In a sleepy corner of Oahu just south of Kaneohe Bay lies the shuttered Bellows Air Force Station with its gorgeous blue-green water and beige sand. Early on the morning of July 11, just two miles offshore, the landing ship USS Rushmore slowly steamed in circles. The U.S. Marines were about to invade.
Five Amphibious Assault Vehicles appeared low on the horizon, each carrying more than a dozen Marine infantrymen. The AAVs zig-zagged to shore, spewing smoke and—with a lurch—heaved themselves onto dry land. The Marines quickly secured the beach and rolled deeper into the base.
Minutes later two LCAC hovercraft arrived, kicking up tall plumes of seawater and pretending to deliver rocket-artillery trucks. High offshore winds postponed a second Marine platoon’s arrival.
It was like World War II’s D-Day … in miniature.
As part of the Rim of the Pacific naval war game, the Marine Corps Warfighting Laboratory is trying to determine if it can conduct amphibious warfare on a small scale, with hundreds of troops instead of thousands.
Back to the beach
With the Iraq war over for the U.S., Afghanistan ending and the Pentagon “pivoting” to the Asia-Pacific, the Marines are getting back to their amphibious roots.
The Corps keeps two or more Marine Air-Ground Task Forces at sea at all times. Each MAGTF includes an 800-strong Battalion Landing Team with rifles, machine guns, rocket launchers, anti-tank missiles, mortars and Humvees. AAVs, LAV-25 armored reconnaissance vehicles and M-1 Abrams tanks usually reinforce the MAGTFs.
Here’s the problem. The Battalion Landing Team is too big for some battlefields. Several disputed island chains in the Western Pacific—the Senkakus, Paracels and Spratlys, to name a few—consist of small, often inhospitable islands miles apart from one another. A BLT wouldn’t have enough space to spread out.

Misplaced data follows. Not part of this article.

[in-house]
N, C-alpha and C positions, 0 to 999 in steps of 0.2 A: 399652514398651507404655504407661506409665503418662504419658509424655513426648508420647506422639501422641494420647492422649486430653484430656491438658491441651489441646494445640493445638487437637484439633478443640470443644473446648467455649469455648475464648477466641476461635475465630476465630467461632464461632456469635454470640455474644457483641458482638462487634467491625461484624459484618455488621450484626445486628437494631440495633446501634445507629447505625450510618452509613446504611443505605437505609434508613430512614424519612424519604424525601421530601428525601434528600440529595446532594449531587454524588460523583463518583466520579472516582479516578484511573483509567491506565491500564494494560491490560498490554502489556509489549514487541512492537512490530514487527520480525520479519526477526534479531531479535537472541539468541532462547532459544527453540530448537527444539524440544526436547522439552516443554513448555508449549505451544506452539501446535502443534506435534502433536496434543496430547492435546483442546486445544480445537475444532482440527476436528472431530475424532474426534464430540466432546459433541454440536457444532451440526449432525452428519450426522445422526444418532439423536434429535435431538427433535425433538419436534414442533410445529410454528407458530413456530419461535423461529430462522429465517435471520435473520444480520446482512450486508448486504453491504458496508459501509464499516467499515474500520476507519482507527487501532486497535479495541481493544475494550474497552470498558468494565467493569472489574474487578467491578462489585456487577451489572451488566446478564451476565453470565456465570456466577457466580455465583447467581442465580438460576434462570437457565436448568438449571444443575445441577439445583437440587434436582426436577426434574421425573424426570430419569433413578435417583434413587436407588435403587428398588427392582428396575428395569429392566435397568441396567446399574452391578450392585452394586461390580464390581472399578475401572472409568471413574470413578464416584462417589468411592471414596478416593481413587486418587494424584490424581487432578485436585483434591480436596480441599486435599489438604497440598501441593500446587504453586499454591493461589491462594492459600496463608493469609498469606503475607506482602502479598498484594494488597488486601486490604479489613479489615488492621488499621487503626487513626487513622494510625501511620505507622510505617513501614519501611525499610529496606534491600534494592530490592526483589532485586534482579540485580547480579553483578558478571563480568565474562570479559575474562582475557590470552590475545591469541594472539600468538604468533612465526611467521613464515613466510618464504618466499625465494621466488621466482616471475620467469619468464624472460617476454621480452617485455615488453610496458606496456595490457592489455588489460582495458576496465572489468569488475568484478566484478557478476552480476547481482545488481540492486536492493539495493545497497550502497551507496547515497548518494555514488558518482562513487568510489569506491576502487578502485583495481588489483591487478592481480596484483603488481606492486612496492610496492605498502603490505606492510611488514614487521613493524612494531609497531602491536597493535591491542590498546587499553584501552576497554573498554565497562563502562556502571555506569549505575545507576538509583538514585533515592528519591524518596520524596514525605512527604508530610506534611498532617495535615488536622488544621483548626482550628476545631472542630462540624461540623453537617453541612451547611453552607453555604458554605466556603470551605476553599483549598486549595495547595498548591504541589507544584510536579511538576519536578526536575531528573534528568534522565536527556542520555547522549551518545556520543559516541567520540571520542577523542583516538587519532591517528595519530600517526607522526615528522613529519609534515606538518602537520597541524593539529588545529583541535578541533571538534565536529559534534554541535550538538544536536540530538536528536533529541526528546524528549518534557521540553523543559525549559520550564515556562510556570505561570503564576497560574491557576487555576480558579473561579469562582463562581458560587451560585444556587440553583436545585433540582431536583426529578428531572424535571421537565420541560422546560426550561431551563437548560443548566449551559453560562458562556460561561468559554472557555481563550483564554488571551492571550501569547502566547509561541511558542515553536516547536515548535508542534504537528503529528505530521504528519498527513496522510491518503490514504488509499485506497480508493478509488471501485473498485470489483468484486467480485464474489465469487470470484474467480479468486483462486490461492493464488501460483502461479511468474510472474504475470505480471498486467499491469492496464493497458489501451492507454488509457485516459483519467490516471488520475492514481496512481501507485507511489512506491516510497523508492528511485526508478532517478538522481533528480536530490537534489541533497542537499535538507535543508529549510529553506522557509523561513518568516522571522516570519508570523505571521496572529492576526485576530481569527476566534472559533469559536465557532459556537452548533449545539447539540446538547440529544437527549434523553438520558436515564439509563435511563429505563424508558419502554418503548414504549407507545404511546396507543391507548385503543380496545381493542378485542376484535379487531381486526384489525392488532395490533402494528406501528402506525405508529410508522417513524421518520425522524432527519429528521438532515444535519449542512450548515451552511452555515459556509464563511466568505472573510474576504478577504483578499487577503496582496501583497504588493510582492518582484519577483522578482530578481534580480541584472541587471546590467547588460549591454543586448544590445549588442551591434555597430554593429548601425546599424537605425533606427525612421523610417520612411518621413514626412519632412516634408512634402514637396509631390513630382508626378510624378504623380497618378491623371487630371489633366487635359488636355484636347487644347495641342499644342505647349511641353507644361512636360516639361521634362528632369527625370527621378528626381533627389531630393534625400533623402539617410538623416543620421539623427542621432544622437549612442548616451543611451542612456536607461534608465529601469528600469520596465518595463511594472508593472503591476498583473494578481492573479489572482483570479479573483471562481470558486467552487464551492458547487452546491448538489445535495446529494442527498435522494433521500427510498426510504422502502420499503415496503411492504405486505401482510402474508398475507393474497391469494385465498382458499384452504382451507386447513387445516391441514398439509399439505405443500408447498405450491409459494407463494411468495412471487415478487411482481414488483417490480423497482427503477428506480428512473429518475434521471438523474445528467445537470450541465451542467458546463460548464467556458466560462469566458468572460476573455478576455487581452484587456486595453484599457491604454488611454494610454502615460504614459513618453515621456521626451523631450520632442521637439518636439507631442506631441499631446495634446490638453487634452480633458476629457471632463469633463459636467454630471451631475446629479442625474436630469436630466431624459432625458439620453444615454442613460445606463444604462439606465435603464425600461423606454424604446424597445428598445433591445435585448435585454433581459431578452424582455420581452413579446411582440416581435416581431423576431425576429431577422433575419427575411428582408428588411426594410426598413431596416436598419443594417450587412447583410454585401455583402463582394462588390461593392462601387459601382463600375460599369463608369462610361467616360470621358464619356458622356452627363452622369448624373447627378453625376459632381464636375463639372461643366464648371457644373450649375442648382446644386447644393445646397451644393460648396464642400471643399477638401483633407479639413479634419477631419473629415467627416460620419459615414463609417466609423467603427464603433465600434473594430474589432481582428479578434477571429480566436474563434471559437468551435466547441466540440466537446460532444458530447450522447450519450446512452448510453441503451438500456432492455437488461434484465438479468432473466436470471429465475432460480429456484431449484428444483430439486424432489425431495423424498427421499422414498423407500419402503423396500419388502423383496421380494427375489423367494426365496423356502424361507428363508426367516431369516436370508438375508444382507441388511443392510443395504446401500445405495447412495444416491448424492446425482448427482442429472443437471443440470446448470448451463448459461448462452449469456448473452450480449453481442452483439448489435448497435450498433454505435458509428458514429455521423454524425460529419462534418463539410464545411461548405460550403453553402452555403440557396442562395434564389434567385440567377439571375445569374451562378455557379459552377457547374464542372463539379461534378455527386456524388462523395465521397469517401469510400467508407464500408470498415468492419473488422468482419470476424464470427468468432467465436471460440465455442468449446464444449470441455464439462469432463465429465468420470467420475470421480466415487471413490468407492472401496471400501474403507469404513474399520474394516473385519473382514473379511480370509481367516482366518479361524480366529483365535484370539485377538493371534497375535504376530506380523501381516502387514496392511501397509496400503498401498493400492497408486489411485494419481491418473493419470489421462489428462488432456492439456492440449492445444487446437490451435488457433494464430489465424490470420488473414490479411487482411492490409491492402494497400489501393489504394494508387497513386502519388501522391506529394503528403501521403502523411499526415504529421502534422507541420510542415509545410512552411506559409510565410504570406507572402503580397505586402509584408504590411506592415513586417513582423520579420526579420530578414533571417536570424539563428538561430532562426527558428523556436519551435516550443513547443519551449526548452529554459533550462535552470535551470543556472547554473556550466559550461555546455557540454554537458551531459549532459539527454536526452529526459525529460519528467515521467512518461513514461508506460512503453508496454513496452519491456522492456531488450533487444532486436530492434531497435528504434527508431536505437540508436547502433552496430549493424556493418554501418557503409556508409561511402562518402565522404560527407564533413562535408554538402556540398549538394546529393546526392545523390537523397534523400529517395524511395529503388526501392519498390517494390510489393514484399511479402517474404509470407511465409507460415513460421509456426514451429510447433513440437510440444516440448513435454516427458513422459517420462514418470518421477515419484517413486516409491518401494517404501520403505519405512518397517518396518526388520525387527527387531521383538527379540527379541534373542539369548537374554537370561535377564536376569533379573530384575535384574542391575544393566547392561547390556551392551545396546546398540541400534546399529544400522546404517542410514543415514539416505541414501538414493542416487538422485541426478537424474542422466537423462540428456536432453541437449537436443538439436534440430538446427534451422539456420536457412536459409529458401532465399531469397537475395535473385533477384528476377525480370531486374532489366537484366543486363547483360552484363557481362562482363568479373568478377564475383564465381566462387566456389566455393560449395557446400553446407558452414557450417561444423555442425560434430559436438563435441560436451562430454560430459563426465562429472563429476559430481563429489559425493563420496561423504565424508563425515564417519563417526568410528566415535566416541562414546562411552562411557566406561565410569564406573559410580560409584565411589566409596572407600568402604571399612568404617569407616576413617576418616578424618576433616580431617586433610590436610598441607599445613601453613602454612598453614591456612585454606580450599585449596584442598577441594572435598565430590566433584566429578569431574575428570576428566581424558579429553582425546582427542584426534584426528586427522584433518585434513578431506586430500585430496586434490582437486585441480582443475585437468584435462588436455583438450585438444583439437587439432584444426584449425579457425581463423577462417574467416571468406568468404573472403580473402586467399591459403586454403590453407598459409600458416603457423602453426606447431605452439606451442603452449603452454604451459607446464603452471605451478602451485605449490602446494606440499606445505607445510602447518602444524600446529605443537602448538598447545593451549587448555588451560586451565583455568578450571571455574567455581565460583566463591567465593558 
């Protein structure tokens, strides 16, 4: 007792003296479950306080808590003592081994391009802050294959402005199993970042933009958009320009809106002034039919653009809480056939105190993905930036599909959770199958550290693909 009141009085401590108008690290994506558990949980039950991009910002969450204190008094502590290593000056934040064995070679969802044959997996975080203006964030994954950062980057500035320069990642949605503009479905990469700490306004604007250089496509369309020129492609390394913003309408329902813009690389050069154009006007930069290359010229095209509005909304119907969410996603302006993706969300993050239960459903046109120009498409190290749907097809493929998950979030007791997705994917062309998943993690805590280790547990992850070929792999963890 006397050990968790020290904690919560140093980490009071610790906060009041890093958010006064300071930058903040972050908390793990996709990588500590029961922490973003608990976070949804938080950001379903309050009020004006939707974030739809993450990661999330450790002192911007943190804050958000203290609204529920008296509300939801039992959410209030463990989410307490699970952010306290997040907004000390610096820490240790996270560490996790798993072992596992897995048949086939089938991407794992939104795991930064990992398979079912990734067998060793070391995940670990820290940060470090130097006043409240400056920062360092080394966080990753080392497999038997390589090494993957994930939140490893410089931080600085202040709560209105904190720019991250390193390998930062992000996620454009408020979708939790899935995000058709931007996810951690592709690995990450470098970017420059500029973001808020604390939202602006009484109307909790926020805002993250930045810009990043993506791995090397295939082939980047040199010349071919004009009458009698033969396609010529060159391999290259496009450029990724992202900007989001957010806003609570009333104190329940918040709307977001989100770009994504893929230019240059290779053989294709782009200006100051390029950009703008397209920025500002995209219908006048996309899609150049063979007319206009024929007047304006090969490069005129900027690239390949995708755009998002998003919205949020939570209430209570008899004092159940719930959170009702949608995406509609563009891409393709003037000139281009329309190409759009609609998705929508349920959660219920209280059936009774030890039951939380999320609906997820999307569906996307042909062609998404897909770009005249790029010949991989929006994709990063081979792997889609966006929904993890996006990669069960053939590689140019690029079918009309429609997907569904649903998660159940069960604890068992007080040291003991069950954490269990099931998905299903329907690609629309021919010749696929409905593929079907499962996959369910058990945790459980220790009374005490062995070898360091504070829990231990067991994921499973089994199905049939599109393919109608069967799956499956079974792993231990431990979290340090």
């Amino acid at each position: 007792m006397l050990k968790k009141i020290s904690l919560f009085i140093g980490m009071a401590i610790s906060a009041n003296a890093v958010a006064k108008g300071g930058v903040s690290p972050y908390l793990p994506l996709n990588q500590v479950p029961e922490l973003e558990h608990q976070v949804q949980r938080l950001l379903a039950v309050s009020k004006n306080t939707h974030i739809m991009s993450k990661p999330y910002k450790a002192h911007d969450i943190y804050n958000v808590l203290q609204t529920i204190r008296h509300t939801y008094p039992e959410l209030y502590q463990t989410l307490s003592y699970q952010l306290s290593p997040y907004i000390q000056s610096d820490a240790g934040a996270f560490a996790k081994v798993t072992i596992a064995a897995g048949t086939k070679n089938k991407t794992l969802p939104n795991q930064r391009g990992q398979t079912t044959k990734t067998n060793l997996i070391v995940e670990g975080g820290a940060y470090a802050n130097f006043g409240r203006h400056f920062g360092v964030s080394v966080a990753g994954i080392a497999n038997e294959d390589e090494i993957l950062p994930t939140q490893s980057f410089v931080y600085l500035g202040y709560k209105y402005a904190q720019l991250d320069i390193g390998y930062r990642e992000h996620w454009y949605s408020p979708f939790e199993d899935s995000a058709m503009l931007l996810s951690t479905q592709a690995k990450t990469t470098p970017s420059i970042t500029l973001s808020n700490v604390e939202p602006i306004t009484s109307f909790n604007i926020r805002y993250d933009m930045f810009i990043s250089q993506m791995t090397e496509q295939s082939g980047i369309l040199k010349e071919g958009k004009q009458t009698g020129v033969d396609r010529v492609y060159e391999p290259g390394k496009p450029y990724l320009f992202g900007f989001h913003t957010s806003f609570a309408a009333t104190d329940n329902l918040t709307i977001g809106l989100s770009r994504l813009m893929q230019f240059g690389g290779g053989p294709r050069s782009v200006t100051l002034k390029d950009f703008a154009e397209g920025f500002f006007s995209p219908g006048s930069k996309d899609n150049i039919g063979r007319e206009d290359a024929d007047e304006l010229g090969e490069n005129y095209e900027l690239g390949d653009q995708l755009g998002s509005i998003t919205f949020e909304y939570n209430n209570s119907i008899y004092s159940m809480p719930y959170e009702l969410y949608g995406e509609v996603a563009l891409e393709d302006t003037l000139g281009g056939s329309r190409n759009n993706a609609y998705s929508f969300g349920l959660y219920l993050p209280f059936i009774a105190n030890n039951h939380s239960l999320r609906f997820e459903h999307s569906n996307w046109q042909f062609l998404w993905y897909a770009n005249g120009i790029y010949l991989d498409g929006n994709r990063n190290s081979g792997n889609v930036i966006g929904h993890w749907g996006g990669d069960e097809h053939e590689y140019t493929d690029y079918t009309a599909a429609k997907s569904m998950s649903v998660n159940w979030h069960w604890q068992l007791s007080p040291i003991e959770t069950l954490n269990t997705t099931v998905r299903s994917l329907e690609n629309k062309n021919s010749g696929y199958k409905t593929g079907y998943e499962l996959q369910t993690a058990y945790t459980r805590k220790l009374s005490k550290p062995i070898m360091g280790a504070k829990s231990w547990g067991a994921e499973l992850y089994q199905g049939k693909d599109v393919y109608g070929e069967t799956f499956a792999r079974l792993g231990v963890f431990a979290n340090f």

The Warfighting Lab is betting that a smaller Company Landing Team with just two or three hundred people … might be just right.
Small & dangerous
For RIMPAC, the Marines restructured a MAGTF to include three or more Company Landing Teams. Together, the teams possess the same manpower as a BLT—they’re just organized differently. Instead of having all of its intelligence, supply and artillery guys in the battalion headquarters, these specialists spread out among the companies.
More to the point, the Company Landing Team is a command experiment.
Can a captain in his mid-20s handle the responsibilities of fighting his own little self-contained war, without a whole lot of support from battalion with its much more experienced officers?
The Corps think it’s worth the risk. Each Company Landing Team could operate independently—and the Marines could sprinkle many CLTs across a chain of small islands, physically occupying a wider area.
MV-22 tiltrotors and CH-53 helicopters could haul a Company Landing Team from ships like Rushmore and place it anywhere a helicopter can land. Landing craft would bring ashore the heavier vehicles.
Despite the huge distances between them, Company Landing Teams will still be able to call in Navy and Marine Corps firepower, including helicopter gunships, Harrier jump jets and warships firing five-inch naval guns. Plus the CLTs can pack their own mortars, howitzers and rockets.
In the future, Company Landing Teams might also get long-range anti-ship missiles or Patriot or THAAD air-defense missiles. A CLT could not only control an island, but the air and sea more than hundred miles in all directions.
At RIMPAC, the Warfighting Lab deployed three Company Landing Teams across the Hawaiian islands. The Company Landing Team that stormed ashore at Bellows was a small one, amounting to just a couple hundred Marines and two HIMARS rocket launchers. The HIMARS were close enough to companies on neighboring islands to support them, too.
The concept isn’t without risk. A Company Landing Team could get cut off by enemy attack. Companies can take fewer casualties than battalions before becoming ineffective. And again, there’s the leadership thing.
But if the concept works, expect to see Company Landing Teams all over the Pacific. Nobody plans anymore for massive, D-Day-style invasions involving hundreds of thousands of troops. Smaller, smarter and faster—that’s the way to go. The question is, how small is too small?